Justice Boyd argued that “physical condition” should be construed more broadly as “a bodily state of being that limits, restricts, or reduces a person’s abilities.”[11] He believed that a lack of COVID-19 immunity could, in some instances, allow a person to vote by mail, depending on “innumerable factors, including the nature of the person’s sickness or physical condition, the person’s health history, the nature and level of the risk that in-person voting would pose in light of the particular sickness or physical condition, the adequacy of safety and sanitation measures implemented at and near the polling station to reduce that risk, and the level of caution the voter exercises.”[12] Justice Boyd argued for a case-by-case approach that turns on whether the facts of a particular voter’s situation demonstrate that in-person voting poses a “likelihood” of “injuring the voter’s health” under Texas Election Code § 82.002.[13]

Justice Bland would have construed “physical condition” even more broadly as referring to a person’s “state of health or physical fitness.”[14] Like Justice Boyd, she too argued for a case-by-case approach based on each voter’s particular situation, focusing on the “likelihood” of injury.[15] Justice Bland went out of her way to emphasize that county officials did “not have any authority to police” voters’ personal determinations about whether Texas Election Code § 82.002 applied to them.[16] She explained that the “Legislature left it to the voter” to determine the law’s applicability, and she cautioned the State of Texas that “the possibility of fraud does not allow for the disenfranchisement of eligible voters.”[17]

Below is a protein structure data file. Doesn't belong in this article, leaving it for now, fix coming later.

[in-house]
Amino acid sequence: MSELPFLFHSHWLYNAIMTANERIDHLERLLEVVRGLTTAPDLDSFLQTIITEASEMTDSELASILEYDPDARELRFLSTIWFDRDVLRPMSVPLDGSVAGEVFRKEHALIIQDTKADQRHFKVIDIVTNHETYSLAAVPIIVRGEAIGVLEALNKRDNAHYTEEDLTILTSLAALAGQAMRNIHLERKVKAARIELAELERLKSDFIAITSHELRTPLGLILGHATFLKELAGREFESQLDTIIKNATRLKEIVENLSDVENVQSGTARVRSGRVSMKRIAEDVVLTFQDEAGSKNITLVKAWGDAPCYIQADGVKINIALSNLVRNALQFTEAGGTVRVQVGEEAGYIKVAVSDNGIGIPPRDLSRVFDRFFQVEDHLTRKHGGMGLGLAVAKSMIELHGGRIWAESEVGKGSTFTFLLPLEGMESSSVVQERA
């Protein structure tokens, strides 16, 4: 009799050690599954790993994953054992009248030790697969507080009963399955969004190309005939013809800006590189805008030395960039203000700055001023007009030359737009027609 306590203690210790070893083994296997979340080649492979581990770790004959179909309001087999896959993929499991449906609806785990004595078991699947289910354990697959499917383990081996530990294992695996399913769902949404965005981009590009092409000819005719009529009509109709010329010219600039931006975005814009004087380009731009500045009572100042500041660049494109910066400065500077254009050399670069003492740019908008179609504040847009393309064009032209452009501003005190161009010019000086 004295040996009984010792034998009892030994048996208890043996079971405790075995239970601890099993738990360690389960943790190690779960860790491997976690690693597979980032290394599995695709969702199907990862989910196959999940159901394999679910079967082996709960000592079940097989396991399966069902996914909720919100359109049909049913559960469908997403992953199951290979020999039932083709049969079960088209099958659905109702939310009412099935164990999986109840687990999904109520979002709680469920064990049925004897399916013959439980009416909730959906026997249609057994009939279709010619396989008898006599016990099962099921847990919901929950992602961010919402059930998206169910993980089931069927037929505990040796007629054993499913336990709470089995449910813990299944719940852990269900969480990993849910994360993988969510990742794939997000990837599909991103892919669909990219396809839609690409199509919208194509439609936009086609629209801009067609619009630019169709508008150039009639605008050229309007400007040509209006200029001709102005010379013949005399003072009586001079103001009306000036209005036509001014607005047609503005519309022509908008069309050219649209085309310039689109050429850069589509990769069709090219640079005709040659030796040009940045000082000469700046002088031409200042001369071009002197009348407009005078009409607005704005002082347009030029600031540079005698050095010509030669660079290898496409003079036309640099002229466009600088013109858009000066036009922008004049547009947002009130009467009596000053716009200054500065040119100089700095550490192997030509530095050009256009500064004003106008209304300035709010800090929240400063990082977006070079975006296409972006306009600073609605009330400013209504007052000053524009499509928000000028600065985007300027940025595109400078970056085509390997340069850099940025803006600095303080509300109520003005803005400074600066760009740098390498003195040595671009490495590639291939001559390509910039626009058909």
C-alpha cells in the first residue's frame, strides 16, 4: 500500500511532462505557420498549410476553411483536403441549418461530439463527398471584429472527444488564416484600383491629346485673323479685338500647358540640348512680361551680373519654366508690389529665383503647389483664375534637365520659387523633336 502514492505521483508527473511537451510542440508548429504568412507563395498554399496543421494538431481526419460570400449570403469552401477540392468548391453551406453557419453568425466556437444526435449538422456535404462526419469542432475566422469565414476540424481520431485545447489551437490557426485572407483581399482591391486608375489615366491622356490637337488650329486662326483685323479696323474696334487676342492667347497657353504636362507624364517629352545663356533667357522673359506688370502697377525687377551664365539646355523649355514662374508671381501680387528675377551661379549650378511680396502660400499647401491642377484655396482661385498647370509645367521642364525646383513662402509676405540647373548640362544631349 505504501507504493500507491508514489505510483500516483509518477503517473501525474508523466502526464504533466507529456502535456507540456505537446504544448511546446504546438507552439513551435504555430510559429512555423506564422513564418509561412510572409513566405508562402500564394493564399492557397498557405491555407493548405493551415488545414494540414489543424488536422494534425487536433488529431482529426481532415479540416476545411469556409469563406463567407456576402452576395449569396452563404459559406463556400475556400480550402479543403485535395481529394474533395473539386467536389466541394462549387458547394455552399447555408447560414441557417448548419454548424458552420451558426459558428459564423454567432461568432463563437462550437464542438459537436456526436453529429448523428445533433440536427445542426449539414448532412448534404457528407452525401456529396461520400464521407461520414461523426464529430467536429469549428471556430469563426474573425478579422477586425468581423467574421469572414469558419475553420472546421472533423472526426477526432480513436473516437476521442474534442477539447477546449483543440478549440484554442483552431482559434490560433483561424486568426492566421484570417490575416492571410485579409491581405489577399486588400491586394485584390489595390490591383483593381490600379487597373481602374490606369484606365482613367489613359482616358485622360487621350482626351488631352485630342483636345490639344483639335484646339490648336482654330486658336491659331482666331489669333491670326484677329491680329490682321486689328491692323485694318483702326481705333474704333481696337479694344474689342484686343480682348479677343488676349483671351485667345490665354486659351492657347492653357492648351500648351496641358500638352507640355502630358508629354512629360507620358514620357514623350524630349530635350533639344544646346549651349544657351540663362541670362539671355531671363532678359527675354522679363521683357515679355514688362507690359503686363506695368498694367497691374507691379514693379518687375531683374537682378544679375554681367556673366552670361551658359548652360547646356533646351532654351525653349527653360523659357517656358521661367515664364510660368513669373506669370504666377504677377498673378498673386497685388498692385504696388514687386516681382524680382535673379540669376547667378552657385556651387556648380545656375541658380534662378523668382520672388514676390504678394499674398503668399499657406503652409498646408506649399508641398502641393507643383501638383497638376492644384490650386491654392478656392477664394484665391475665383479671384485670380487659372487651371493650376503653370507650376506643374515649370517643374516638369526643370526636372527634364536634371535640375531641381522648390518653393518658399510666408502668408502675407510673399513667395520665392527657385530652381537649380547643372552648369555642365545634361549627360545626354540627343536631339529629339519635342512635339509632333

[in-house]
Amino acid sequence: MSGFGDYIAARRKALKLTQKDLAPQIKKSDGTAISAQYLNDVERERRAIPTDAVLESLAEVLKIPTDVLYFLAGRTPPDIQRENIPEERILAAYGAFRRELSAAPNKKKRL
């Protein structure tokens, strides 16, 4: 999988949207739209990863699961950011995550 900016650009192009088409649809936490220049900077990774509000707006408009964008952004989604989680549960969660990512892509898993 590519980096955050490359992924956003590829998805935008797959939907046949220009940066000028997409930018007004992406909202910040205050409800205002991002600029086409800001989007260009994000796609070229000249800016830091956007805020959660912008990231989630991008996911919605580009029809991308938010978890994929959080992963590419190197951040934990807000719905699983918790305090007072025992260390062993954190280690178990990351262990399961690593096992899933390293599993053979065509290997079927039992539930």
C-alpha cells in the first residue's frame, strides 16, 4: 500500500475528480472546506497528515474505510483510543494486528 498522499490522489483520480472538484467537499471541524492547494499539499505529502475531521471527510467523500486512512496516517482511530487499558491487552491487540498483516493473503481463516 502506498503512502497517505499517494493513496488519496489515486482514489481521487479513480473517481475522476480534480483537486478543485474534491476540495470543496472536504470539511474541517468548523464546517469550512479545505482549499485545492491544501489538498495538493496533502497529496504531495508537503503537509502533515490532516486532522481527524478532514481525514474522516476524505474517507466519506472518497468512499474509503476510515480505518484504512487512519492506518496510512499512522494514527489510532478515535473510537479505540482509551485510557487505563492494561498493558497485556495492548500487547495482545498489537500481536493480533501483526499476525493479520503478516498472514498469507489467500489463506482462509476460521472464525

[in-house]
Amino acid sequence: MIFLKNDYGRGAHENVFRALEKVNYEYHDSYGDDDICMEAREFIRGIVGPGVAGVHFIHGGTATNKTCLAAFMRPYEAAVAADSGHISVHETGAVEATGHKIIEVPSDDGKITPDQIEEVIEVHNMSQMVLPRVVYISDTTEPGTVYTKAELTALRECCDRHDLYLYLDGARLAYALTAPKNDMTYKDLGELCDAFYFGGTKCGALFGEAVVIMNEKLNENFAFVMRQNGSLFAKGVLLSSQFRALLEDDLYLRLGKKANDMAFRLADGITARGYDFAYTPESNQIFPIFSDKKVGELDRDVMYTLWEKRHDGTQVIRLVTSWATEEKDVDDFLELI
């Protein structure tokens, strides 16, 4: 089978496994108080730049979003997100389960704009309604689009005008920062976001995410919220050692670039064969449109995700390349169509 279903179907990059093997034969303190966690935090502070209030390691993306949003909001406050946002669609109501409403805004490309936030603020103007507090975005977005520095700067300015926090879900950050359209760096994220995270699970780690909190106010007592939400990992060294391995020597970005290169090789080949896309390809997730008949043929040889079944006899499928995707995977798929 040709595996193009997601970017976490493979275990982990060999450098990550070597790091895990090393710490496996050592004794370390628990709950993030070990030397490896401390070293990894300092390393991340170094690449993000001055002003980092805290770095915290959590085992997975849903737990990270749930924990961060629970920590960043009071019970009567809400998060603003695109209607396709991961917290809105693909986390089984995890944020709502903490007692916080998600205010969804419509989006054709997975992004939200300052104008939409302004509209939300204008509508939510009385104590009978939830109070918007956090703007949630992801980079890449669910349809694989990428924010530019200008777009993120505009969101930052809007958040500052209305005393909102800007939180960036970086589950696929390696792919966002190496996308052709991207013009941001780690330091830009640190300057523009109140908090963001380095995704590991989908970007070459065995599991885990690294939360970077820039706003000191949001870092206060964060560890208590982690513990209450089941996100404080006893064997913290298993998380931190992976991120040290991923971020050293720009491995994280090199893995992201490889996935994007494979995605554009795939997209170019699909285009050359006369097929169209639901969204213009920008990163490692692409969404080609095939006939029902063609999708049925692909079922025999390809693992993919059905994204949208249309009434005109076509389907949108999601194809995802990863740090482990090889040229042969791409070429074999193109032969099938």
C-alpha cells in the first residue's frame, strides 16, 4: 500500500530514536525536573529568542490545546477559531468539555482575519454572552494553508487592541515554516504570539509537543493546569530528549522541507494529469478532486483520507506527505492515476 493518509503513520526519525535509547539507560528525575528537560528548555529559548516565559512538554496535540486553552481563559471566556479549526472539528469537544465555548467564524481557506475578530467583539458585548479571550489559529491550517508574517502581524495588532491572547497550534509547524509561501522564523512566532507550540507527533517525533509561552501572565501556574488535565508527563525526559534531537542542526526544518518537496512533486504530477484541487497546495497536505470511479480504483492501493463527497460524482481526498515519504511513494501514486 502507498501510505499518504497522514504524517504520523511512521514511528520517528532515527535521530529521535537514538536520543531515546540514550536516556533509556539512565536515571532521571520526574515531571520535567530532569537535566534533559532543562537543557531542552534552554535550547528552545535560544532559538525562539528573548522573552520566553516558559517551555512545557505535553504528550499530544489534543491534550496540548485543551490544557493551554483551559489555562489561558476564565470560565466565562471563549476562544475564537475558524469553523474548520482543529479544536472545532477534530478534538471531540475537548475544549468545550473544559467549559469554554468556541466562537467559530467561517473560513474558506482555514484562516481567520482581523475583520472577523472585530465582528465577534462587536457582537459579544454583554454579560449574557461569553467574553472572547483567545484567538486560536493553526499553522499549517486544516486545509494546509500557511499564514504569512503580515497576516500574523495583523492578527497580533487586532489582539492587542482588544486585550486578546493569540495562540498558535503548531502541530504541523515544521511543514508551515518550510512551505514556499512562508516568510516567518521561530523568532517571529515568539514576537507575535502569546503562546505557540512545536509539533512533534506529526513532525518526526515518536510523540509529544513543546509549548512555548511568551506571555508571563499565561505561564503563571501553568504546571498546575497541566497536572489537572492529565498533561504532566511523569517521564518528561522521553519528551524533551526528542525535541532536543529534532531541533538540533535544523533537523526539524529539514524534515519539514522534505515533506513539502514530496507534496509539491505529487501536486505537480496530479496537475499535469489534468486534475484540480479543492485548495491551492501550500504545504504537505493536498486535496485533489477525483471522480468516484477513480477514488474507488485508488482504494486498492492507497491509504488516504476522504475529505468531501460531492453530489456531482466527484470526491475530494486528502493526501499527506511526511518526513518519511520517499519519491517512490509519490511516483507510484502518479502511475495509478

Three months after the Texas Supreme Court’s decision in In re State of Texas, the Harris County District Clerk announced his intention to send more than 2 million unsolicited applications for mail-in ballots to all registered voters. The State of Texas is now back at the state high court with a petition for a writ of mandamus (Case No. 20-0715). On September 15, the court ordered the Harris County District Clerk “not to send or cause to be sent any unsolicited mail-in ballot applications pending disposition of the State’s appeal to the Court of Appeals and any proceedings in this Court, and until further order of this court.” The State’s mandamus petition was still pending at the time this article was published.

Note from the Editor: The Federalist Society takes no positions on particular legal and public policy matters. Any expressions of opinion are those of the author. We do invite responses from our readers. To join the debate, please email us at

[1] Tex. Elec. Code § 82.001.

[2] Id. § 82.002.

[3] Id. § 82.003.

[4] Id. § 82.004.

[5] Id. § 82.007.

[6] In re State of Texas, No. 20-0394, slip op. at 4 (Tex. May 27, 2020).

[7] Id. at 5.

[8] Id.

[9] Id. at 20.

[10] Id. at 21.

[11] In re State of Texas, No. 20-0394, Opinion of Justice Boyd at 5 (Tex. May 27, 2020).

[12] Id. at 7.

[13] Id. at 7–8.

[14] In re State of Texas, No. 20-0394, Opinion of Justice Bland at 4 (Tex. May 27, 2020).

[15] Id. at 6–8.

[16] Id. at 9.

[17] Id. at 9.